Taking advantage of evolving government policy
Dr Andrew Maddocks
The Federal Government’s Direct Action Policy is up and running. Its centrepiece, the Emissions Reduction Fund, is a $2.55 billion dollar fund set up to “support Australian businesses and households to take practical, direct action to reduce emissions and improve the environment.”
The objective of the fund is to help achieve Australia’s emissions reduction target of 5 per cent below 2000 levels by 2020, by supporting business to become more productive and more energy efficient.
A range of methods exist to reduce the carbon footprint of an organisation, from the replacement of outdated machinery to the inclusion of renewables in the energy mix. Our team has assisted the Government by advising on policy framework and by helping develop methodologies for measuring and calculating emissions abatement that may be implemented by businesses, and is now helping businesses to participate in the scheme.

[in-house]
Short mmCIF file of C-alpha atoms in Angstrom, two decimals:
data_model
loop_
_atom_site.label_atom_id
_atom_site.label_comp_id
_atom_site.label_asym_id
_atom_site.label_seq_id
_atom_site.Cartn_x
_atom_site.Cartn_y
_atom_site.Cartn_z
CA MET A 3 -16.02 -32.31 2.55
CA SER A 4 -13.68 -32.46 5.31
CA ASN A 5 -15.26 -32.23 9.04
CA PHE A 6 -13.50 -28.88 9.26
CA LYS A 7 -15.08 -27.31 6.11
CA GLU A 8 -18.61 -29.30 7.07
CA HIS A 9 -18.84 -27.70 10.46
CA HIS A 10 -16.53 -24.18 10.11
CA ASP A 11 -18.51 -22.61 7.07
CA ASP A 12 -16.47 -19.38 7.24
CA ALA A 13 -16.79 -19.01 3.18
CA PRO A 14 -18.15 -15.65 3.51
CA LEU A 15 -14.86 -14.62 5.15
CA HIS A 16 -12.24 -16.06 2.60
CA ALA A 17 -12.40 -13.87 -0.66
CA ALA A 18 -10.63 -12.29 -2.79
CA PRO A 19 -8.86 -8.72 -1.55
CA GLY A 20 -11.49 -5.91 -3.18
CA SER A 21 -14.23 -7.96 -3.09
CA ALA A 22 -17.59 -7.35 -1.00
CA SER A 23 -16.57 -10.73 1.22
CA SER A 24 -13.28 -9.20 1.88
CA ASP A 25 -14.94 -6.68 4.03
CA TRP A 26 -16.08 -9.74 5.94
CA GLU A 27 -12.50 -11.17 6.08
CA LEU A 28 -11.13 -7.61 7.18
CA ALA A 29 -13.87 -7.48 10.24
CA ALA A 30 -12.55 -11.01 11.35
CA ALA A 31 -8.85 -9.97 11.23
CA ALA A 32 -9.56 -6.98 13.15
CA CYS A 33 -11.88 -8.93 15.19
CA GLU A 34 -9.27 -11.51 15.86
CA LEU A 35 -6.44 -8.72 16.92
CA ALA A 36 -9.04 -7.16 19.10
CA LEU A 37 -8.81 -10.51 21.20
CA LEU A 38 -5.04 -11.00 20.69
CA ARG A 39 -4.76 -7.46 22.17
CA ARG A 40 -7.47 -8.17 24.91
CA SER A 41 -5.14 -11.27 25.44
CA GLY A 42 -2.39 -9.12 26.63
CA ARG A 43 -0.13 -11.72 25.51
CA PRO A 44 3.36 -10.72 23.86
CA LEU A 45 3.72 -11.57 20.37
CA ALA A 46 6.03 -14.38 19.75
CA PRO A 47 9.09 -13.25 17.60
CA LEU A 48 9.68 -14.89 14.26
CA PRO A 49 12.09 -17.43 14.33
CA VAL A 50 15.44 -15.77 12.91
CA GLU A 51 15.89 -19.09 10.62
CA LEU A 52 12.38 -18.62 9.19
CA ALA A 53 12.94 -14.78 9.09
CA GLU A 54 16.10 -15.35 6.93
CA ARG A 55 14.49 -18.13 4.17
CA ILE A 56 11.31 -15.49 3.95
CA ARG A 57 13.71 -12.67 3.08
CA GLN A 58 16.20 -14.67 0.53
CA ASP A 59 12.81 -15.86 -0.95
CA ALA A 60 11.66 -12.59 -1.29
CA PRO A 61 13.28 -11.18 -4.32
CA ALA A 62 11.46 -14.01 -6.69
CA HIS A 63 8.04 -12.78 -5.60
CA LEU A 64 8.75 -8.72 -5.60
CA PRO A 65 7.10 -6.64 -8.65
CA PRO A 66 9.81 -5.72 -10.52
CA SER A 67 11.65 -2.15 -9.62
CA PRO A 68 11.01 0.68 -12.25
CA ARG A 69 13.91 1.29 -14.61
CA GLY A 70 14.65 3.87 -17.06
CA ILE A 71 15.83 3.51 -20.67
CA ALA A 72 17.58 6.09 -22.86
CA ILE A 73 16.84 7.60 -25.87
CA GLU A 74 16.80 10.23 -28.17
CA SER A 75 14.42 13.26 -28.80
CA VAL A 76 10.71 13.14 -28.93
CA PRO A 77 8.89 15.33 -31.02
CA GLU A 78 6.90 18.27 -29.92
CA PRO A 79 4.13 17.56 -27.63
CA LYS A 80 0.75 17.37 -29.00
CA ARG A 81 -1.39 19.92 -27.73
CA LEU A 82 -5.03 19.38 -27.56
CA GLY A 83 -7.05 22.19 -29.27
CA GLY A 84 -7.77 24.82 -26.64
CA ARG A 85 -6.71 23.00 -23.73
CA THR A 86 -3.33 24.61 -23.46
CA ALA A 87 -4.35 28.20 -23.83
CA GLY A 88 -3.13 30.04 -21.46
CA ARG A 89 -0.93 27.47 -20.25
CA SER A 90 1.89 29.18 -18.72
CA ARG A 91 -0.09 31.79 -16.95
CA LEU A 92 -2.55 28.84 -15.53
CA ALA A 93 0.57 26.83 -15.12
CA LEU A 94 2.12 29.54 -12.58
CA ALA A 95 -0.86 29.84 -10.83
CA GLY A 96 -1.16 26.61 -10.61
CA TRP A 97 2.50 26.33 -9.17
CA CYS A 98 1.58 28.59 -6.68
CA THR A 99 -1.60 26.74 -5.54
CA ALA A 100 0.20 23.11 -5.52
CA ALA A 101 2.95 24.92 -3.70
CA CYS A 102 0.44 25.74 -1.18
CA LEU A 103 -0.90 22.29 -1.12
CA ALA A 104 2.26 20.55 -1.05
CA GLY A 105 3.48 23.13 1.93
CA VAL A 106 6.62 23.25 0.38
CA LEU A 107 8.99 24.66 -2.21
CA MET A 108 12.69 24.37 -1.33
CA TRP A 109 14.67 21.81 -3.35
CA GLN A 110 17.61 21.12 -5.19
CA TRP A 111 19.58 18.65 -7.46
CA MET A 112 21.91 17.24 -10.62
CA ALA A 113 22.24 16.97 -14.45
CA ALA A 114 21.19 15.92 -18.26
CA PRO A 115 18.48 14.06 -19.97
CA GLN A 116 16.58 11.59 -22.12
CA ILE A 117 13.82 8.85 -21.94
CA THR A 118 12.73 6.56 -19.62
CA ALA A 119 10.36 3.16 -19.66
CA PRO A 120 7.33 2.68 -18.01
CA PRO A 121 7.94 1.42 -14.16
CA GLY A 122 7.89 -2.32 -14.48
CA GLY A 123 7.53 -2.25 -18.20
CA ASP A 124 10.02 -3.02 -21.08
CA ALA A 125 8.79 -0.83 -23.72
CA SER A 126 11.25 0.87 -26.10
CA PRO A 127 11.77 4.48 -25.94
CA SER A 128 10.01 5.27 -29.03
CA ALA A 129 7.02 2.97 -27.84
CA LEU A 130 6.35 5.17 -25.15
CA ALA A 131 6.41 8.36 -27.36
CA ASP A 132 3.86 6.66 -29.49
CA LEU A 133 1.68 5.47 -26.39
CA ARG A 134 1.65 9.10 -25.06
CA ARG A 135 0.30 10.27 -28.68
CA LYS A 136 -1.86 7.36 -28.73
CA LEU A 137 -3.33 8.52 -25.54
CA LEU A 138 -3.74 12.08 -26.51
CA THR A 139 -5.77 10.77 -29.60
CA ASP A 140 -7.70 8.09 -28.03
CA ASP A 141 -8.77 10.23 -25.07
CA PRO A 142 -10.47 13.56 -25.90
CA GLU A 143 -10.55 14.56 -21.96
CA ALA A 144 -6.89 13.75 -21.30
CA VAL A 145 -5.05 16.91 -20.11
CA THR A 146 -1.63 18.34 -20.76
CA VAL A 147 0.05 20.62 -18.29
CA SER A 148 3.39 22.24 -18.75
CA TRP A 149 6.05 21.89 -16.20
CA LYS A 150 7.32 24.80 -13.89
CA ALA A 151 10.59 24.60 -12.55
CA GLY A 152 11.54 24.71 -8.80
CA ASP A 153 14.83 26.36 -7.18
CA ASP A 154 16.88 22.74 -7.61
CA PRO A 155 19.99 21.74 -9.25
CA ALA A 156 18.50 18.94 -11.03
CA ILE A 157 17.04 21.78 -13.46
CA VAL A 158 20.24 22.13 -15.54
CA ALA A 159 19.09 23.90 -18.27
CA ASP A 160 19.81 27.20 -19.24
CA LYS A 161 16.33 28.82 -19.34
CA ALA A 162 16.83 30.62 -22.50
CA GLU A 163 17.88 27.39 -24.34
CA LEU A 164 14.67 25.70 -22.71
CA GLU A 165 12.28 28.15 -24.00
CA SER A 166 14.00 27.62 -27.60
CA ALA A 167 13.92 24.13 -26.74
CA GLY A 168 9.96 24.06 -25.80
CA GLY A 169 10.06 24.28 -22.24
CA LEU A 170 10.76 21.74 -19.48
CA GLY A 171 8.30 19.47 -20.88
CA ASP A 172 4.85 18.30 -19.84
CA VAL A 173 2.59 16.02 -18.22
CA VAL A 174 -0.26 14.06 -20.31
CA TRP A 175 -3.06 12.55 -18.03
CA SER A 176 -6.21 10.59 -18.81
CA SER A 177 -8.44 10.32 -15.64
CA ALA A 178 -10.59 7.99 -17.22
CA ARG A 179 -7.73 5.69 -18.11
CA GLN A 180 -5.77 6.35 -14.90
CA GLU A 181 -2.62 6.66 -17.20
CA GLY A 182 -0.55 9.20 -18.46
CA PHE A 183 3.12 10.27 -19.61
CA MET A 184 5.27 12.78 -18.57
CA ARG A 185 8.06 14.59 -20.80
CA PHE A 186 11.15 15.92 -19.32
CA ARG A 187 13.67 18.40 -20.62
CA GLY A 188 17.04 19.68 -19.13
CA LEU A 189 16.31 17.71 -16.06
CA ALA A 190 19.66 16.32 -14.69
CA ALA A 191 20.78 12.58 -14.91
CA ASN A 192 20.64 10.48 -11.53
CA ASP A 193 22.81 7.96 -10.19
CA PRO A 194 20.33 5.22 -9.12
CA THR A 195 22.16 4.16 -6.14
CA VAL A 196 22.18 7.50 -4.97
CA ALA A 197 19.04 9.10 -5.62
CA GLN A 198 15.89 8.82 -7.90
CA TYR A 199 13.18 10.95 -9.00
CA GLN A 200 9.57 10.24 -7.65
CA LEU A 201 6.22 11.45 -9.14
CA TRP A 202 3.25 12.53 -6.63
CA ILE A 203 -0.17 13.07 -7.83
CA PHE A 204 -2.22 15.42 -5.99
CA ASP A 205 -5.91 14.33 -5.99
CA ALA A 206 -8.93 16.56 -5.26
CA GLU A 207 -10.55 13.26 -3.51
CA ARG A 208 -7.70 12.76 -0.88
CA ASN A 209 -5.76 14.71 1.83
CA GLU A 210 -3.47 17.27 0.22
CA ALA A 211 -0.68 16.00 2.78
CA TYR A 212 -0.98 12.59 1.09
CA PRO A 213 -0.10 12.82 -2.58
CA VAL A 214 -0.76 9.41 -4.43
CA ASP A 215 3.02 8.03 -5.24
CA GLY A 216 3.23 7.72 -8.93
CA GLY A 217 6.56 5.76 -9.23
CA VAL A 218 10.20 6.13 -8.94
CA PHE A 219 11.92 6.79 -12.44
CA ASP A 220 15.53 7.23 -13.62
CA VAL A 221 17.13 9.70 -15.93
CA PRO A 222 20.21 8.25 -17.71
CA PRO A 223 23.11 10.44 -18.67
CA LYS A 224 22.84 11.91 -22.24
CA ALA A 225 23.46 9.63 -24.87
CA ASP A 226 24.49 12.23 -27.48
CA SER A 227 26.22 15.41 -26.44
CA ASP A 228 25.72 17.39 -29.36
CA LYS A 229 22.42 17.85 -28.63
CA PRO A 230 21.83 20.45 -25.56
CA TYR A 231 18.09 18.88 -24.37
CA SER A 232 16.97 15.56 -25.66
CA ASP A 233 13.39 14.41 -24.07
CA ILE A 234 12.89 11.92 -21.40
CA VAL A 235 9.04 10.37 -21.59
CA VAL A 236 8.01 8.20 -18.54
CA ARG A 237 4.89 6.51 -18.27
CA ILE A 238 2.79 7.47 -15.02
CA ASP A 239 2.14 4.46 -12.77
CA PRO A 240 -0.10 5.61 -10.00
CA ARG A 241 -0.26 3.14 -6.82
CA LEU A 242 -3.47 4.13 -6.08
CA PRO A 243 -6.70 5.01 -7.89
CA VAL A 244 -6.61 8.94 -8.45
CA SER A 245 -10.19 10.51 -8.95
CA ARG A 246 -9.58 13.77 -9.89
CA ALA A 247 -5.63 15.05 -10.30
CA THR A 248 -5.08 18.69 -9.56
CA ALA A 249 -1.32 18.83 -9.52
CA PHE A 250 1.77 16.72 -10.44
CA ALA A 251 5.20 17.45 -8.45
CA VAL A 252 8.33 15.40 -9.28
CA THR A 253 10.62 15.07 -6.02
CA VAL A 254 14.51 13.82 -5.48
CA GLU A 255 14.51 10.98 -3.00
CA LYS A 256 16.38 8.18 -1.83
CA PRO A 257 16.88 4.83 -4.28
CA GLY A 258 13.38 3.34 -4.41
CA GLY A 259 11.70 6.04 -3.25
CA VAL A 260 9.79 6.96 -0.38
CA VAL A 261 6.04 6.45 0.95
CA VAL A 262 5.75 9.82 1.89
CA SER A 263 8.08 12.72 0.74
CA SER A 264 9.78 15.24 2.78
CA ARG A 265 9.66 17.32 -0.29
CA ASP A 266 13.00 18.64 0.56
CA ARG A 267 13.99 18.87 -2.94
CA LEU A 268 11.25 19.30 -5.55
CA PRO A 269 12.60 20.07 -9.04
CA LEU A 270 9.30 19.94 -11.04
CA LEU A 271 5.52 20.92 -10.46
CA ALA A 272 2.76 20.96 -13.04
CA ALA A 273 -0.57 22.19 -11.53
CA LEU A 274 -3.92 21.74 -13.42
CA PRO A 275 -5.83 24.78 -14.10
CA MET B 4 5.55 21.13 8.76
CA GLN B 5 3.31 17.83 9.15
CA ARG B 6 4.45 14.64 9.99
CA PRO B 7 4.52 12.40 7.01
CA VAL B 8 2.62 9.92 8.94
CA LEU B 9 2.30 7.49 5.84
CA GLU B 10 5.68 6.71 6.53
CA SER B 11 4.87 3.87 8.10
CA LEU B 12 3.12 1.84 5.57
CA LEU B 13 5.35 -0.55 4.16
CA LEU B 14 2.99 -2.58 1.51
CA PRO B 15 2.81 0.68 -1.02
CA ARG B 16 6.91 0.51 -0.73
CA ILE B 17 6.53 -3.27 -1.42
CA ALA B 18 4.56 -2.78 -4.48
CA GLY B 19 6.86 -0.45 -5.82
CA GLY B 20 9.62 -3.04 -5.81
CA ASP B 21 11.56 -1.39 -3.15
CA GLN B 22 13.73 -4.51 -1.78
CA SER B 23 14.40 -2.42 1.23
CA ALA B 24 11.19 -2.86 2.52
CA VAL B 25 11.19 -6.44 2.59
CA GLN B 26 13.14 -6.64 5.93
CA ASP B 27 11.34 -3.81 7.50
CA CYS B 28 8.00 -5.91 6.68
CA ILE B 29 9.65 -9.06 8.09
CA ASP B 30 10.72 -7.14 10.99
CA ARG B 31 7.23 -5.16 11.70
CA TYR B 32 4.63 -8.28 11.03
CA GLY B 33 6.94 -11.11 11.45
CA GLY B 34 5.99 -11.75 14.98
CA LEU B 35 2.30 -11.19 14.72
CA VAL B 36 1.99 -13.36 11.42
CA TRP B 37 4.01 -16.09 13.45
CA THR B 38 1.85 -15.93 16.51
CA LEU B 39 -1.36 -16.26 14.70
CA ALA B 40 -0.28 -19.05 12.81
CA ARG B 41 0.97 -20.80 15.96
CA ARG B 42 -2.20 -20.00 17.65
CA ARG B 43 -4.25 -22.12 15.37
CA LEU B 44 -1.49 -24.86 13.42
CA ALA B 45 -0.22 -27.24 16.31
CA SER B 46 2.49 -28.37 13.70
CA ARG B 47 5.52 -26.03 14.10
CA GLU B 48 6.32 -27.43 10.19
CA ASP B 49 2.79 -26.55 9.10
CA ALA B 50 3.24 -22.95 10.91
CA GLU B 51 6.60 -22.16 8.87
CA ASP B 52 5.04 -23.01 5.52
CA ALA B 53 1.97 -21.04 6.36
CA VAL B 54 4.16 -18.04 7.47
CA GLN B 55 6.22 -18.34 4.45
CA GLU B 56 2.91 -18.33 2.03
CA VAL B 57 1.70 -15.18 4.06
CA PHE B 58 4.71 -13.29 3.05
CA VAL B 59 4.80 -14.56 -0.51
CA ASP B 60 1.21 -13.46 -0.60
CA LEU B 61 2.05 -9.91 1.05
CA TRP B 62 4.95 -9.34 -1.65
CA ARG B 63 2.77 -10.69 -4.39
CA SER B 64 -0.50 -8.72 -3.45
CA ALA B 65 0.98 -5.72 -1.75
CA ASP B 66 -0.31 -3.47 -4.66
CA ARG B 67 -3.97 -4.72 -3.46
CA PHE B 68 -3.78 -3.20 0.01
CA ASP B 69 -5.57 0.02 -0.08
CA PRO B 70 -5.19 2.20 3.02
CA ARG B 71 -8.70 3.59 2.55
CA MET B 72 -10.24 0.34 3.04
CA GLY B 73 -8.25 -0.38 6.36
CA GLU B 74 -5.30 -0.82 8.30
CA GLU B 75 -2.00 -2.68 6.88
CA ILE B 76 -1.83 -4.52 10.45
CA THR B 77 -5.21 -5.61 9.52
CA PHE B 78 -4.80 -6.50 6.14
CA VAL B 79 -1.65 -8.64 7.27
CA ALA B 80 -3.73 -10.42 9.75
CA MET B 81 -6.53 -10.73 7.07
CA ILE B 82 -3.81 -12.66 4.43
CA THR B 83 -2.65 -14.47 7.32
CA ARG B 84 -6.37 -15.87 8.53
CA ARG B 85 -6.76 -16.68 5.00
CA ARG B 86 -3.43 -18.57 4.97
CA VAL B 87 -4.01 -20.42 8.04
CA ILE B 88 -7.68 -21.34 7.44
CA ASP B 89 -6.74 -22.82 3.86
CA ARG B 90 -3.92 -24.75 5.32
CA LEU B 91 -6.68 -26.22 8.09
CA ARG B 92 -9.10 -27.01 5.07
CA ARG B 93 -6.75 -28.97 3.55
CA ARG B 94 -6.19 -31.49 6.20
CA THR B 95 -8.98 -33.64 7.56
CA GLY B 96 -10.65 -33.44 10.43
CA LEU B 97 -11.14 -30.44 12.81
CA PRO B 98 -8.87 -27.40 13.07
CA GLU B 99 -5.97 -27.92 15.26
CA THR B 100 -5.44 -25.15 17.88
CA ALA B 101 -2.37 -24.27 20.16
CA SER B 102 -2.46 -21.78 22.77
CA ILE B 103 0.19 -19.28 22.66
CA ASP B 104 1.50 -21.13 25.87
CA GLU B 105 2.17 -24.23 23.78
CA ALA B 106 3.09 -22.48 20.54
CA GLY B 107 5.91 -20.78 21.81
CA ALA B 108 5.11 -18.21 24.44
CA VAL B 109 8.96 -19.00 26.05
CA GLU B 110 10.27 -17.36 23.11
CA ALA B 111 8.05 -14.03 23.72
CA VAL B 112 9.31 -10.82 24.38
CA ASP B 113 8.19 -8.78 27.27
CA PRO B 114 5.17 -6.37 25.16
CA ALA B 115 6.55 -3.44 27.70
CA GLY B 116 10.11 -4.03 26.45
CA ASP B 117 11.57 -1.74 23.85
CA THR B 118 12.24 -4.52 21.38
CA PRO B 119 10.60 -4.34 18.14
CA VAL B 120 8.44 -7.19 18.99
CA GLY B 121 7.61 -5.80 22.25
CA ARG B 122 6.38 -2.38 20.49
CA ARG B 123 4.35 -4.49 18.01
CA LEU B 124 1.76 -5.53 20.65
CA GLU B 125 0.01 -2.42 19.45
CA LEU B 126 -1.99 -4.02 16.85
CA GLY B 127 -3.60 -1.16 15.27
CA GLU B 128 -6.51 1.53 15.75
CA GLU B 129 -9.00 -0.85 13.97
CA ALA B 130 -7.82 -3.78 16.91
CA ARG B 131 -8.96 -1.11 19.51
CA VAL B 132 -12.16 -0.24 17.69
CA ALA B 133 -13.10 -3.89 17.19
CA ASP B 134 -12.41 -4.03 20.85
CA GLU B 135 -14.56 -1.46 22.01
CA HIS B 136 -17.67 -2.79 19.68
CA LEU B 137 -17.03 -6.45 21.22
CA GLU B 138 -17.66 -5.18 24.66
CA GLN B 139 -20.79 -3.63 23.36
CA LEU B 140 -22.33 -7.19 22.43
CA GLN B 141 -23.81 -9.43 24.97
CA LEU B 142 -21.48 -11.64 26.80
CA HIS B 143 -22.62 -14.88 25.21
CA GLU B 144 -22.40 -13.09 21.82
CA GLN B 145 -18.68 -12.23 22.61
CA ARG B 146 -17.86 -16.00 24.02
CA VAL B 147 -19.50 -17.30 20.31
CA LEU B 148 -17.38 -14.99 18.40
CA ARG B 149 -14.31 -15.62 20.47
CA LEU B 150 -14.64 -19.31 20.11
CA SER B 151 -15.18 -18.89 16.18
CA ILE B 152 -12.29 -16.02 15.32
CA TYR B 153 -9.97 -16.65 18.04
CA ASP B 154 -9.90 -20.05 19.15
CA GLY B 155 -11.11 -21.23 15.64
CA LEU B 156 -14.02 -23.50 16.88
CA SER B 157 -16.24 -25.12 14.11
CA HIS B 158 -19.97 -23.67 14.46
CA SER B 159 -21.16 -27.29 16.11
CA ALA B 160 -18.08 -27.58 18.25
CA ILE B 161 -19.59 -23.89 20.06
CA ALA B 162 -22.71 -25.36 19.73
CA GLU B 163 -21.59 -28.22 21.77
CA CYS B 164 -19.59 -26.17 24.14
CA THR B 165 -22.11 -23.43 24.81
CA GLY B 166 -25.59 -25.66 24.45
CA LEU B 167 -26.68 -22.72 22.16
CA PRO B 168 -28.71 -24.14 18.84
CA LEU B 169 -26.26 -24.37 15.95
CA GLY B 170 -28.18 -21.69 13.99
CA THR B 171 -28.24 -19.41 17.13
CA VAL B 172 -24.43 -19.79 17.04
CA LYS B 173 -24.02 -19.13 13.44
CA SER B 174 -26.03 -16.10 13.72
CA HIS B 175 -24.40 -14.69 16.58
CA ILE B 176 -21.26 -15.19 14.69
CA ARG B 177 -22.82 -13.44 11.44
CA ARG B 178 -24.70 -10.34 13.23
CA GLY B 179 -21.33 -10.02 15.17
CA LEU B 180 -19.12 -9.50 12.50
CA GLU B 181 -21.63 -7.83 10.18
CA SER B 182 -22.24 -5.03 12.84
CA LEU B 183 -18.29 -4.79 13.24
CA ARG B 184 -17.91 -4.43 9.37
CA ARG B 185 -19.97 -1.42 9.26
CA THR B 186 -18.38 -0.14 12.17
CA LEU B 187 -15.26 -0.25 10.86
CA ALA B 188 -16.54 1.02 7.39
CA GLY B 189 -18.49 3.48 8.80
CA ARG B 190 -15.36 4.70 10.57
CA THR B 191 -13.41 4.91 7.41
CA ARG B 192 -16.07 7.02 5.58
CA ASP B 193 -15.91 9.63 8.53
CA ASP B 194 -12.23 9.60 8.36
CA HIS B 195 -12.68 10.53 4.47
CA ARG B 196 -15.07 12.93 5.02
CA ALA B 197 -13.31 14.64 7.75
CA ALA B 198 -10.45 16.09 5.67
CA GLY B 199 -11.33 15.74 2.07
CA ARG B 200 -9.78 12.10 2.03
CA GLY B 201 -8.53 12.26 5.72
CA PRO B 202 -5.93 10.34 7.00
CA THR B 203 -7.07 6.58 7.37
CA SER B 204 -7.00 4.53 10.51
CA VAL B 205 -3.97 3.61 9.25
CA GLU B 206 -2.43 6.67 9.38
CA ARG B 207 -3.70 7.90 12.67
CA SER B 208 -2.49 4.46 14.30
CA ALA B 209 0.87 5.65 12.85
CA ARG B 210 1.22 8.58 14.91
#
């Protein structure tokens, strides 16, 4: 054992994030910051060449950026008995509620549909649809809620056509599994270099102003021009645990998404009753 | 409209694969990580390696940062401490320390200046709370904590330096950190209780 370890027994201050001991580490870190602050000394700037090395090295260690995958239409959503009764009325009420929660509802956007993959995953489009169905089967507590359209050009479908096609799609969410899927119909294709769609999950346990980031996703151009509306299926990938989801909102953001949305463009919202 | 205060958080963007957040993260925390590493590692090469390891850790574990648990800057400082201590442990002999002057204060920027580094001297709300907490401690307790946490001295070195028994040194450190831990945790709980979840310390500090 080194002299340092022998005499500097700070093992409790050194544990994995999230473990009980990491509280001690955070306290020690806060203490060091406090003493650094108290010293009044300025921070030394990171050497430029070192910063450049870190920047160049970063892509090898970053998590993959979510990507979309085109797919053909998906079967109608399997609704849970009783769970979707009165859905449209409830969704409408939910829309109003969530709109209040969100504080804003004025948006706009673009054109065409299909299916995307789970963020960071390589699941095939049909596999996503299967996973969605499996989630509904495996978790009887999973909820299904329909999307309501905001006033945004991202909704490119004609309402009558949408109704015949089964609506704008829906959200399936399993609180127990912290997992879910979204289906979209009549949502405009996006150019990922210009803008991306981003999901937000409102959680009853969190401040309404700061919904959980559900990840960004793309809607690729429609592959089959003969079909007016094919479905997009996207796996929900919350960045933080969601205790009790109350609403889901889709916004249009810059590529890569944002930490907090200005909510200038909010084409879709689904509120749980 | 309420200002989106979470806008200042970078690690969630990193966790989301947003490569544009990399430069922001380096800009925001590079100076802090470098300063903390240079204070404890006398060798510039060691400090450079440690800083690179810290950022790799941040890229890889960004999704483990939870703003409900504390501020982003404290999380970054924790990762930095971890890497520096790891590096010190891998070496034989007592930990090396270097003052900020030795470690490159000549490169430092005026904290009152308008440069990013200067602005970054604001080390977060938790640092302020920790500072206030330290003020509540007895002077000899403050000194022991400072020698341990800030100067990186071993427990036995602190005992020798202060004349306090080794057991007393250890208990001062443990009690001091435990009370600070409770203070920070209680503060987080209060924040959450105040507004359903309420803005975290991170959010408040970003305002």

The first reverse auction for the funding of emissions reduction projects was held in April this year, and the average price paid by the Government was $13.95 per tonne of abatement.
Methodologies have been developed for energy efficiency projects that were not available under the Carbon Farming Initiative. Implementation of energy efficiency projects under the Emissions Reduction Fund can provide an additional short term financial benefit while providing longer term energy cost savings.
A long term option for both income generation and the preservation of land with high biodiversity value is through the NSW Government’s Biodiversity Banking and Offsets Scheme.
This scheme can provide up-front funding and then ongoing regular payments for the maintenance of bio-certified land.
It can provide income to assist in the maintenance and improvement of land to maintain or improve biodiversity and help reverse or slow the demise of threatened species. Our ecology group provides advice, assesses land for biocertification and helps to manage the process.